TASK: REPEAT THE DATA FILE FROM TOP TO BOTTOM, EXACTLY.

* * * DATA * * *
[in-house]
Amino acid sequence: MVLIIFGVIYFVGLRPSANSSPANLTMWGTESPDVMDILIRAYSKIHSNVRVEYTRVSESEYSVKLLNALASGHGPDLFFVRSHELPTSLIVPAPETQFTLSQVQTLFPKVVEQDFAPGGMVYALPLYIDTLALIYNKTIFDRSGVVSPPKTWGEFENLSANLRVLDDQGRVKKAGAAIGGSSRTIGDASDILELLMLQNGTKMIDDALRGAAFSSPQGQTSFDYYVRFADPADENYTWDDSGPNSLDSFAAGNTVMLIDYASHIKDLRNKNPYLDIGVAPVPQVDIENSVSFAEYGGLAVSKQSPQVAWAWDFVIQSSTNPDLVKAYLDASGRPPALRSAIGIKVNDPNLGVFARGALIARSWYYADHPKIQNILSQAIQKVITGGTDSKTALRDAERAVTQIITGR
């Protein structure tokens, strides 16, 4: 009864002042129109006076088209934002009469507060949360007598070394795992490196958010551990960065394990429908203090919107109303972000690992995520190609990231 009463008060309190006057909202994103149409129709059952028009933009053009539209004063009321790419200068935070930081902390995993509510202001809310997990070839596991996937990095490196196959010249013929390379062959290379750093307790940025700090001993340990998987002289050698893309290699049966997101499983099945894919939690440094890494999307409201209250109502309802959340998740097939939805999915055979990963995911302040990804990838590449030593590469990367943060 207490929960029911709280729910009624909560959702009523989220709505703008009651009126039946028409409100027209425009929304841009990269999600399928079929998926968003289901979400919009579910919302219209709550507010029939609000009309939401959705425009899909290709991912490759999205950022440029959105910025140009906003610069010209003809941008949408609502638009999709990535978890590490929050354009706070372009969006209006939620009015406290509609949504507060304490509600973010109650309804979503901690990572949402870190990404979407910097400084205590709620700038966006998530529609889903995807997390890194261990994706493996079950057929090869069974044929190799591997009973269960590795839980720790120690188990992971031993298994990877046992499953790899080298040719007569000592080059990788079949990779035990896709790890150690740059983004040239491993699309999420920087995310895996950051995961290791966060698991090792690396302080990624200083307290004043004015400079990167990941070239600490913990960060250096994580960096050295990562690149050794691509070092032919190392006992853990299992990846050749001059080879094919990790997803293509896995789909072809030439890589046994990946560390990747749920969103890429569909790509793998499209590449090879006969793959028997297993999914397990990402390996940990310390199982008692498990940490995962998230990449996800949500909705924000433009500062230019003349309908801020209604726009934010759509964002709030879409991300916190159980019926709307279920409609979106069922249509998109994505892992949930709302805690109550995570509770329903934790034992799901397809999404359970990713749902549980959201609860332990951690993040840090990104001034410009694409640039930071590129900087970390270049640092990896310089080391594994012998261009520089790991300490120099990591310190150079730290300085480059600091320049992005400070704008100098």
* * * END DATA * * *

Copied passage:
[in-house]
Amino acid sequence: MVLIIFGVIYFVGLRPSANSSPANLTMWGTESPDVMDILIRAYSKIHSNVRVEYTRVSESEYSVKLLNALASGHGPDLFFVRSHELPTSLIVPAPETQFTLSQVQTLFPKVVEQDFAPGGMVYALPLYIDTLALIYNKTIFDRSGVVSPPKTWGEFENLSANLRVLDDQGRVKKAGAAIGGSSRTIGDASDILELLMLQNGTKMIDDALRGAAFSSPQGQTSFDYYVRFADPADENYTWDDSGPNSLDSFAAGNTVMLIDYASHIKDLRNKNPYLDIGVAPVPQVDIENSVSFAEYGGLAVSKQSPQVAWAWDFVIQSSTNPDLVKAYLDASGRPPALRSAIGIKVNDPNLGVFARGALIARSWYYADHPKIQNILSQAIQKVITGGTDSKTALRDAERAVTQIITGR
């Protein structure tokens, strides 16, 4: 009864002042129109006076088209934002009469507060949360007598070394795992490196958010551990960065394990429908203090919107109303972000690992995520190609990231 009463008060309190006057909202994103149409129709059952028009933009053009539209004063009321790419200068935070930081902390995993509510202001809310997990070839596991996937990095490196196959010249013929390379062959290379750093307790940025700090001993340990998987002289050698893309290699049966997101499983099945894919939690440094890494999307409201209250109502309802959340998740097939939805999915055979990963995911302040990804990838590449030593590469990367943060 207490929960029911709280729910009624909560959702009523989220709505703008009651009126039946028409409100027209425009929304841009990269999600399928079929998926968003289901979400919009579910919302219209709550507010029939609000009309939401959705425009899909290709991912490759999205950022440029959105910025140009906003610069010209003809941008949408609502638009999709990535978890590490929050354009706070372009969006209006939620009015406290509609949504507060304490509600973010109650309804979503901690990572949402870190990404979407910097400084205590709620700038966006998530529609889903995807997390890194261990994706493996079950057929090869069974044929190799591997009973269960590795839980720790120690188990992971031993298994990877046992499953790899080298040719007569000592080059990788079949990779035990896709790890150690740059983004040239491993699309999420920087995310895996950051995961290791966060698991090792690396302080990624200083307290004043004015400079990167990941070239600490913990960060250096994580960096050295990562690149050794691509070092032919190392006992853990299992990846050749001059080879094919990790997803293509896995789909072809030439890589046994990946560390990747749920969103890429569909790509793998499209590449090879006969793959028997297993999914397990990402390996940990310390199982008692498990940490995962998230990449996800949500909705924000433009500062230019003349309908801020209604726009934010759509964002709030879409991300916190159980019926709307279920409609979106069922249509998109994505892992949930709302805690109550995570509770329903934790034992799901397809999404359970990713749902549980959201609860332990951690993040840090990104001034410009694409640039930071590129900087970390270049640092990896310089080391594994012998261009520089790991300490120099990591310190150079730290300085480059600091320049992005400070704008100098």